Feldspar Group


Feldspar minerals are the most common group of minerals in the lithosphere. These minerals include orthoclase, microcline, and sanidine (alkalifeldspars), as well as albite, oligoclase, andesin, labradorite, bytownite, and anorthite (plagioclase group).

Synonyms/Trade Names:



The alkalifeldspars (K,Na)(AlSi3O8) contain usually <10% of Cafeldspar. The plagiclase group Na(AlSi3O8)Ca(Al2Si2O8) usually contains <10% of alkalifeldspar.
This mineral group includes: Orthoclase: K(AlSi3O8) (= Or) Sanidine: Or100 0r38Ab63
Anorthoclase: Or37Ab63 Or10Ab90
Albite: Na(AlSi3O8) (= Ab) Oligoclase: Ab90An10 Ab70An30
Andesine: Ab70An30 Ab50An50
Labradorite: Ab5An50 Ab30An70
Bytownite: Ab30An70 Ab10An90
Anorthite: Ca(Al2Si2O8) (= An)


Potassium-feldspars: Arbitrarily distributed silicon and aluminum atoms are tetrahedrally linked by oxygen atoms, which share the edges of neighboring tetrahedra. The structure can be described by a parallel arrangement of chains, giving the fifth tetrahedron the same position as the first one. In a second description the chains create rings, which are tilted out of horizontal plane. In the large cavities of this network, potassium ions are placed and irregularly linked by nine oxygen atoms. Opposite to the sanidin e structure described, the orthoclas e structure is characterized by partially ordered distribution of Si and Al atoms at the tetrahedral positions. Sodium feldspars: The structure of albite is related to that of sanidine. It has a lower symmetry due to the different sizes of potassium and sodium atoms. The Si and Al atoms are in a tetrahedrally ordered distribution.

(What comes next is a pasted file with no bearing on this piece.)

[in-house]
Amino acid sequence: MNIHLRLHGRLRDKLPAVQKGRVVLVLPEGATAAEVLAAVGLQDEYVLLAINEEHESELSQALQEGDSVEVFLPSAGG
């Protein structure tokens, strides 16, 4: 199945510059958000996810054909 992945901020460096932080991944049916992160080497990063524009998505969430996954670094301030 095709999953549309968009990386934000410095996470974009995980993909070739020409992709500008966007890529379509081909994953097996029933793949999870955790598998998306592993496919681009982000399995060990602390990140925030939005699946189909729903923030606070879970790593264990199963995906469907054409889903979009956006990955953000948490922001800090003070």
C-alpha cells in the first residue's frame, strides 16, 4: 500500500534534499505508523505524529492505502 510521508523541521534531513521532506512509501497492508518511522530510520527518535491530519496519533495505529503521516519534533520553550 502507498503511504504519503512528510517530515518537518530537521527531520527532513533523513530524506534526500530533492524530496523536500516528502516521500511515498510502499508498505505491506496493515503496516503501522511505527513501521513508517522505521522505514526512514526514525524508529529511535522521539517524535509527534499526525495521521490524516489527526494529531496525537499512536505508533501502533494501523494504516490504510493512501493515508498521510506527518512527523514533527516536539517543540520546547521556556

Crystallographic Constants:

As described under the particular headings.

Crystal Group:

High-temperature feldspars are monoclinic, and low-temperature feldspars are triclinic.


As described under the particular headings.

Optical Properties:

As described under the particular headings.


As described under the particular headings.

Powder Diagram:

As described under the particular headings.

Natural Sources:

Feldspars are found world-wide.

Medical Importance:

Key Hazards:

Possibly fibrogenic, possibly mutagenic.

Involved Organs:

Possibly lung.


Feldspars are widely used in the ceramic industry, as building materials. Exposure may occur in mining or usage.


In Germany, MAK 6 mg/m3.


Animal experiments of intraperitoneally feldspars injections in rats revealed a mild fibrogenic potency; however, these findings could not be confirmed in guinea pigs.

Lung Diseases:

Associated specific diseases are not known; however, the mineral is listed by the ISO, i.e., possibly fibrogenic and mutagenic forms exist.

Clinical Presentation:

Associated specific symptoms are not known.


Associated specific findings are not known.

Lung Function:

Usually normal findings.

Bronchoalveolar Lavage:

Usually normal findings.



The lungs are of normal color and consistency.


The alveoli can contain an increased number of macrophages, and collections of brown dust particles may be seen in the lymphatic tissue.


Usually good and without serious sequelae.

Additional Diseases:



search Pubmed for Feldspar Group

Dumortier P, De Vuyst P, Yernault JC: Non-fibrous inorganic particles in human Bronchoalveolar Lavage. Scanning Micros 3 (1989) 1207-1218
Gault MH, Campbell NR, Aksu AE: Spurious stones. Nephron 48 (1988) 274-279
Reichel G: Auf anorganische Stäube mit geringem oder fehlendem Quarzgehalt zurückgehende Lungenveränderungen. In: WT Ulmer (Ed): Handbuch der inneren Medizin, Bd IV: Pneumokoniosen. Springer, Heidelberg (1978) 468-508
Stenstrom TA: Bacterial hydrophobicity, an overall parameter for the measurement of adhesion potential to soil particles. Appl Environ Microbiol 55 (1989) 142-147
Wylie AG, Bailey KF: The mineralogy and size of airborne chrysotile and rock fragments: ramifications of using the NIOSH 7400 method. Am Ind Hyg Ass J 53 (1992) 442-447
Zaid SH: Experimental pneumoconiosis. The John Hopkins Press, Baltimore (1969)